Test 1 used an ODS file with a single sheet containing 10,001 rows and 149 columns of numbers and simple formulas.  LibreOffice 3.5.4 takes 20 seconds to load this file, and LibreOffice 3.7 takes 16 seconds.  That's four seconds quicker which is a 20% reduction in load time.  Ok, that's not bad.

Test 1


Test 2 used an ODS file with a single sheet containing 5,230 rows and 189 columns of matrix cells with complex formulas.  LibreOffice 3.5.4 takes 26 seconds to load this file, and LibreOffice 3.7 takes 13 seconds.  That's 13 seconds quicker which is a 50% reduction in load time!

Test 2


Also, take a look at Kohei's post to see some other awesome ODS load time improvements made last year.  (I attempted to mimic his format for the load time charts and drew inspiration for my whole blog post from his post.)

So we've made progress, but we are all continuing to work to improve LibreOffice for a better user experience.

Monday, July 9, 2012

Performance Increase Results Coming Soon

So far my focus has been on improving the performance of ODS import. (Reducing the load time of spreadsheets that are in the ODS file format.) Since I am just starting this blog in July, I have some catching up to do. I plan to make some before and after builds to show the progress of my work and post the difference in load times on this blog.

A General Idea of My LibreOffice Experiences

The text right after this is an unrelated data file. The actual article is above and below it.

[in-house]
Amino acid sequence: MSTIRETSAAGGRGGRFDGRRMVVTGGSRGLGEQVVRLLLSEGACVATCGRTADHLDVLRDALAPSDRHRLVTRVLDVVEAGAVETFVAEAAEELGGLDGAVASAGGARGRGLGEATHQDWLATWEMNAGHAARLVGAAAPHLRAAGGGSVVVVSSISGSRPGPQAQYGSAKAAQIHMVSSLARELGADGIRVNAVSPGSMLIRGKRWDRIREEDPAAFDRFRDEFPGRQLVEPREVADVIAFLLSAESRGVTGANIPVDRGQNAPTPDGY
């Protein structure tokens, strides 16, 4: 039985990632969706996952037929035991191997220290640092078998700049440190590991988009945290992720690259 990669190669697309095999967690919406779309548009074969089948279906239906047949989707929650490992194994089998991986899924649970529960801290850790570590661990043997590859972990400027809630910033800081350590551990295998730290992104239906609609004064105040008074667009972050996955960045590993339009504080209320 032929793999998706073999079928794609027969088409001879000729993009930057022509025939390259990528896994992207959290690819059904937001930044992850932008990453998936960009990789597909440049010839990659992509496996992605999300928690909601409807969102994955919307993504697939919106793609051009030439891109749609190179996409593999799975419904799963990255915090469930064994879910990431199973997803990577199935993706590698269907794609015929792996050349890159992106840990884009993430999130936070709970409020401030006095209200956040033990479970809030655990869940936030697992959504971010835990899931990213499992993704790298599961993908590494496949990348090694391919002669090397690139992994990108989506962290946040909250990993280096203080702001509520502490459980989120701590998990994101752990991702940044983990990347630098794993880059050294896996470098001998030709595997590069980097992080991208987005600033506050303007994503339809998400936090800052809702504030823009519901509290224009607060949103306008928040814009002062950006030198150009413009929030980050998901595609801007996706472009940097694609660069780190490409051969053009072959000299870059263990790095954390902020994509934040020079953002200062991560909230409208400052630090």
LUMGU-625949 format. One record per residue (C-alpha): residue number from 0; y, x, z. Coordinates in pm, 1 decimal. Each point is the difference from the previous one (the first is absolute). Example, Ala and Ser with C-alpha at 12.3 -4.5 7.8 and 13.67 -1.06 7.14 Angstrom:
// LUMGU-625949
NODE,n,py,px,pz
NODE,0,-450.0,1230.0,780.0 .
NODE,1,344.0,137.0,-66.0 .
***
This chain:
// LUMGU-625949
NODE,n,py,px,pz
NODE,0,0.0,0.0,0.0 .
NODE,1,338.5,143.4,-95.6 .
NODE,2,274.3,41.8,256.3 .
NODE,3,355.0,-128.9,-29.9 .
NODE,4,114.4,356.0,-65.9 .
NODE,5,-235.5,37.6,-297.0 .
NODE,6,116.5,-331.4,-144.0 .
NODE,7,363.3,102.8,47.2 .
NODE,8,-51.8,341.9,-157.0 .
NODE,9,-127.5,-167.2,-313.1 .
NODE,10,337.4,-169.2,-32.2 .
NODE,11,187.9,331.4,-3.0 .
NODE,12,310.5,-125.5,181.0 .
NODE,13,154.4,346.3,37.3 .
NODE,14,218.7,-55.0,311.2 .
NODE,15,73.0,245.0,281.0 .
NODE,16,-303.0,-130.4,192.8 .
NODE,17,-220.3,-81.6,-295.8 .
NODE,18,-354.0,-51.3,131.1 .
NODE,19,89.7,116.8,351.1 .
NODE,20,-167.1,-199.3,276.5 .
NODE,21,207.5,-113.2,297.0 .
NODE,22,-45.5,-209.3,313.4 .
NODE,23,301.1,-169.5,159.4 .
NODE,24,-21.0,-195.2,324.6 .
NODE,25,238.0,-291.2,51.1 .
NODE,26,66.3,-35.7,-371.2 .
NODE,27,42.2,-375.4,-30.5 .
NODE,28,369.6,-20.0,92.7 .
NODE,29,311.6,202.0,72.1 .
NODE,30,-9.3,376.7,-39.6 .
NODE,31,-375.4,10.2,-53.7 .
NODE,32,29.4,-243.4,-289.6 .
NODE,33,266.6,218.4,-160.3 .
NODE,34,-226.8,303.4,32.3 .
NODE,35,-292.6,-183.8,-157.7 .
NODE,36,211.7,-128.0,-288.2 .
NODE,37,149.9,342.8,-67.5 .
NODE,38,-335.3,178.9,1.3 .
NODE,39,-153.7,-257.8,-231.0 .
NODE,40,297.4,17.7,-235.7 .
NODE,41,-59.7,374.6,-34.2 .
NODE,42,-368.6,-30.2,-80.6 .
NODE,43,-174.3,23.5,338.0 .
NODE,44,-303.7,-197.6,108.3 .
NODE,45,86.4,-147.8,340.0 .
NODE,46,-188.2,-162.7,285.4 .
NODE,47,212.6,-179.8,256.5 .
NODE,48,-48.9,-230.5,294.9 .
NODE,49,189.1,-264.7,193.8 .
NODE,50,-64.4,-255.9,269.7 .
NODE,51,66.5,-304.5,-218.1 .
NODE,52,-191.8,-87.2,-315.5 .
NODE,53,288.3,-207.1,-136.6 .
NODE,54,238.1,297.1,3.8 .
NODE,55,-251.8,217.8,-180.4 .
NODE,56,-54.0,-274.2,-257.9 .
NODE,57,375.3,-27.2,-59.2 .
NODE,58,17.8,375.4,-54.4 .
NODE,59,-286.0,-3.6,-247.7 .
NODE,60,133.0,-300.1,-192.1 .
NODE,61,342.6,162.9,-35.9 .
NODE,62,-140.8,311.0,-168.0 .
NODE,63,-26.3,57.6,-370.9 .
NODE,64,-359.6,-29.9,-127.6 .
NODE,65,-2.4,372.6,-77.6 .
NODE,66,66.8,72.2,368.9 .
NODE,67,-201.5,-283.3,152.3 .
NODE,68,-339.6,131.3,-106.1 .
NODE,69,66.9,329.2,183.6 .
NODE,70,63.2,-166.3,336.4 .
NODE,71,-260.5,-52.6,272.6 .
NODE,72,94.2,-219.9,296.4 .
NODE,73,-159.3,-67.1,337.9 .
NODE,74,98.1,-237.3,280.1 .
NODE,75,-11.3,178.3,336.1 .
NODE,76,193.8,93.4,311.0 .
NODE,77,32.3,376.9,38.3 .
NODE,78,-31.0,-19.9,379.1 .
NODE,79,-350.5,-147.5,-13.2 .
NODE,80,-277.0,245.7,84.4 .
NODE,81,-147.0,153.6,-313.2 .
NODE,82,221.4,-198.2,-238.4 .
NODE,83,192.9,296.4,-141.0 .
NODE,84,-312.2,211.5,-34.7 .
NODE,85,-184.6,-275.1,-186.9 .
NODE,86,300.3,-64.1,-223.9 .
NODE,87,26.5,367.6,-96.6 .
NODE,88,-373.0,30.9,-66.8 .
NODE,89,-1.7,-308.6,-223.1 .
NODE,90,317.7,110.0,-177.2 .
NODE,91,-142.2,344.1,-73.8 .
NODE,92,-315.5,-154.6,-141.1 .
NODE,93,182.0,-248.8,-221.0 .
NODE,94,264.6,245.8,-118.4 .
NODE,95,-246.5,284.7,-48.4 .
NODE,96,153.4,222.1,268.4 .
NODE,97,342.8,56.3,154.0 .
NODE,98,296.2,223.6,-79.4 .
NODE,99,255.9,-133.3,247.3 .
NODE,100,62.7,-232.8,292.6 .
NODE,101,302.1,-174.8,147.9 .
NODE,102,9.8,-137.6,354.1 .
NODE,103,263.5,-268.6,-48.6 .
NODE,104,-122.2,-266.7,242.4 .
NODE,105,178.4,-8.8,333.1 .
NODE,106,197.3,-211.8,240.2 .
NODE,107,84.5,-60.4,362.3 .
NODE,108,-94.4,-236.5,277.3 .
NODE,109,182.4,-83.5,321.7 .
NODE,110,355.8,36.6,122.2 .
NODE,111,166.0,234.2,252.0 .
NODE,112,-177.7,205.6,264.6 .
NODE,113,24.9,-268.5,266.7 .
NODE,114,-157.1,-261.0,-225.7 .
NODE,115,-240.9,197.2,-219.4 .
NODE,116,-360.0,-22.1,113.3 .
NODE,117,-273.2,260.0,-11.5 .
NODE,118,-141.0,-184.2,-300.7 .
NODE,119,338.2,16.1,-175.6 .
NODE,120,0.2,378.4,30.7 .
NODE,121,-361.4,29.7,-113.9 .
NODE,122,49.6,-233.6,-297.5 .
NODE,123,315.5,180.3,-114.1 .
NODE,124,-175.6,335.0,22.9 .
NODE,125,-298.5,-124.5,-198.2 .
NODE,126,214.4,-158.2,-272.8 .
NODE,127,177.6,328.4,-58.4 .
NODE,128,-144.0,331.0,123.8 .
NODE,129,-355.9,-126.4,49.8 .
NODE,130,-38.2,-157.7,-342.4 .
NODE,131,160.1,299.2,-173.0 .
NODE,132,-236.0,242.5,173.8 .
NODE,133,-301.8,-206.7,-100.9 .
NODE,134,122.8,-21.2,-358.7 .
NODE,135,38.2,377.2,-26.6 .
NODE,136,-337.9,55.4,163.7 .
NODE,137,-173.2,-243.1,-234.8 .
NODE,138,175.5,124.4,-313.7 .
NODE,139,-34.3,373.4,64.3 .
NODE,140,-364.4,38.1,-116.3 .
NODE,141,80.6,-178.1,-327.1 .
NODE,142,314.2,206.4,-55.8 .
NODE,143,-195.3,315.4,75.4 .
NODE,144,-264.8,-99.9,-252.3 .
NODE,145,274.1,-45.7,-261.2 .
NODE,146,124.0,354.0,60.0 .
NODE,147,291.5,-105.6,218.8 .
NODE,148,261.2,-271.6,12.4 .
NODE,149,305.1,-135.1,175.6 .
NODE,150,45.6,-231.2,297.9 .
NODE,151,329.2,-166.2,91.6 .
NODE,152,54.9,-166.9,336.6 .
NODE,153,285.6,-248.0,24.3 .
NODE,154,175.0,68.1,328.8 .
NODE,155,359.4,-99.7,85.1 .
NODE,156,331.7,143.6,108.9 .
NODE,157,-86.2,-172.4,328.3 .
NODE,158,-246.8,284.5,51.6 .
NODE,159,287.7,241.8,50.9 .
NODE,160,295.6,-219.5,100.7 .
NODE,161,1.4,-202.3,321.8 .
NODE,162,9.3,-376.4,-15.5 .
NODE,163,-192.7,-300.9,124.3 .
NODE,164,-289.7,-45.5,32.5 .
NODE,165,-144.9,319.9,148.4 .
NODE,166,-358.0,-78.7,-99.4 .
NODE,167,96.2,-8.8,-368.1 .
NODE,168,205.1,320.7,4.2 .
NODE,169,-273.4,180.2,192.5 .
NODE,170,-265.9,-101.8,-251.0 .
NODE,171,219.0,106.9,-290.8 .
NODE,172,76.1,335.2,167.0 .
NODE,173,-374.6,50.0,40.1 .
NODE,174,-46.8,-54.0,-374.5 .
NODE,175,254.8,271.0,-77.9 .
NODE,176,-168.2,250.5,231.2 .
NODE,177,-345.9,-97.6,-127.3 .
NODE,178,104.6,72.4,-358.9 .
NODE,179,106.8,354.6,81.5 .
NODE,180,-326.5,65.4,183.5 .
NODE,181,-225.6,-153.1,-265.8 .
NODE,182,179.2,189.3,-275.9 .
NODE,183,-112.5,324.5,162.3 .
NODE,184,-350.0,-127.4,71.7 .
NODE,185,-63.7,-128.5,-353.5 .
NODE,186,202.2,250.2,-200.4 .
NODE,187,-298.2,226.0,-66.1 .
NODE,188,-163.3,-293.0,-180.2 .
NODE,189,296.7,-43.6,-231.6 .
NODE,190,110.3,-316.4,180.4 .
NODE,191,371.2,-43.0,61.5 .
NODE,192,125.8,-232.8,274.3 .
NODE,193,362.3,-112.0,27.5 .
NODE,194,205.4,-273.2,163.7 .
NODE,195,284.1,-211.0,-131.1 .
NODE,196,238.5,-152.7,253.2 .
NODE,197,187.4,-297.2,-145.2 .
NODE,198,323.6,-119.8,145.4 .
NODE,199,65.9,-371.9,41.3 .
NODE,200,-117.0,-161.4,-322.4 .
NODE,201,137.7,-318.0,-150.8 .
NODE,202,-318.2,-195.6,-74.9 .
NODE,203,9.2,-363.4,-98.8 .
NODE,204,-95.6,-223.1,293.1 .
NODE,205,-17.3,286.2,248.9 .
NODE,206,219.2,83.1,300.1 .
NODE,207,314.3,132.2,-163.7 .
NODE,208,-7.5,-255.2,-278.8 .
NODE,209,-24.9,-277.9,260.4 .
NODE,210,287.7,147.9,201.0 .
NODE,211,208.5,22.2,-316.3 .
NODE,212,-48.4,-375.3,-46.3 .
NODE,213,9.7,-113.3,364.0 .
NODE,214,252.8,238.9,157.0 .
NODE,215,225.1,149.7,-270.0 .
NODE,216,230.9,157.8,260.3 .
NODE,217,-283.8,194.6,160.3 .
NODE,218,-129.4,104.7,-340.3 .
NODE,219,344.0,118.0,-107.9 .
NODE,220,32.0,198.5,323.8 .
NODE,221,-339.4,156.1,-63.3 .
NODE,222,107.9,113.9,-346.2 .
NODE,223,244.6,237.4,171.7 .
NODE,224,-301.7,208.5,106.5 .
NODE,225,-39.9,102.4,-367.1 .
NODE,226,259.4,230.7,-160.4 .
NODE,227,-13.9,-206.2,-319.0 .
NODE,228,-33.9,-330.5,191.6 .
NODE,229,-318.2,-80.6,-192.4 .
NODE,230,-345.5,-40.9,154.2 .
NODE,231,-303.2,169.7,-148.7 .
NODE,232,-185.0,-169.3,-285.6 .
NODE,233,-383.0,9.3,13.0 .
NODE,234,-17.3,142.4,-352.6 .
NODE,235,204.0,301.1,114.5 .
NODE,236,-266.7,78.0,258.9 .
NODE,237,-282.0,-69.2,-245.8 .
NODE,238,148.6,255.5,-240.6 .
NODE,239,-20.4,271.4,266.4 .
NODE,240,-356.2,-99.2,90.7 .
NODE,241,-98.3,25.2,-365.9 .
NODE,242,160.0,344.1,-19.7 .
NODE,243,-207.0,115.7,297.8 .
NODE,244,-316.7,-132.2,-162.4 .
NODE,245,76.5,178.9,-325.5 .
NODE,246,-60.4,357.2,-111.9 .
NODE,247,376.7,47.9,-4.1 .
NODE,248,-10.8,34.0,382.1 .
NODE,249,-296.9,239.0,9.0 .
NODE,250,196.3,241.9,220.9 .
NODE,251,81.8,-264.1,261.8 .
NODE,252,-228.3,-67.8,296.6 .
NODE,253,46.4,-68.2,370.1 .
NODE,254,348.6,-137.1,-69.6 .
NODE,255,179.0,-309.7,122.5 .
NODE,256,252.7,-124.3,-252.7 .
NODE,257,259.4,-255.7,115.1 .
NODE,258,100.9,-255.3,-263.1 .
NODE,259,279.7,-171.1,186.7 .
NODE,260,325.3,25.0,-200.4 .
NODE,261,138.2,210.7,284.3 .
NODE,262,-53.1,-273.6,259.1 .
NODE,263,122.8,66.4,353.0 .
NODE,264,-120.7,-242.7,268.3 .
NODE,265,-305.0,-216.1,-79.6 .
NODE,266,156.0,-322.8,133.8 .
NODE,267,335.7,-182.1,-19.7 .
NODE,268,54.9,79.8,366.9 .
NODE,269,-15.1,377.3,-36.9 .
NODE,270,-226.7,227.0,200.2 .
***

Much of my time is spent learning how LibreOffice Calc works. I definitely spend a lot more time doing activities such as reading code, understanding the code's intent, and analyzing the flow of code than I do actually writing code myself. This learning experience can be both enjoyable and frustrating... sometimes both at the same time. Even so, like I have said before on IRC, Kohei and Markus are the ones with the master plan; I'm just doing the grunt work. ;-)

On top of getting more experience with coding (C++) and analysis, I have also had the opportunity get familiar with some very useful development tools such as Git, GDB, Callgrind, OpenGrok, and Doxygen. Markus has also encouraged me to write unit tests for any feature that I touch that isn't already covered by a test and to improve tests that already exist. I have seen first hand several times how useful it is to have the unit tests catch features that one might accidentally break after modifying code.

GSOC 2012 - LibreOffice

I have the honor of being one of the Google Summer of Code (GSOC) students selected to work on LibreOffice this year. My project is to improve the performance of LibreOffice's spreadsheet software, Calc. My mentors are Kohei Yoshida and Markus Mohrhard. They have continually and patiently answered my questions, provided me with guidance, and well... mentored me. :-) Also, I have to say that all of the LibreOffice community that I have encountered have a general atmosphere of friendly helpfulness and openness to anyone who seriously wants to contribute. This is my first experience contributing to open source software, and I am loving it!

Although I have been working on and getting familiar with LibreOffice since early May, I have just now began to blog about my work per the recommendation of Markus. Until now, I have updated my mentors with IRC conversations, emails, and commits. I have never been the blogging type, but I can see the value in it for GSOC and work in general on LibreOffice.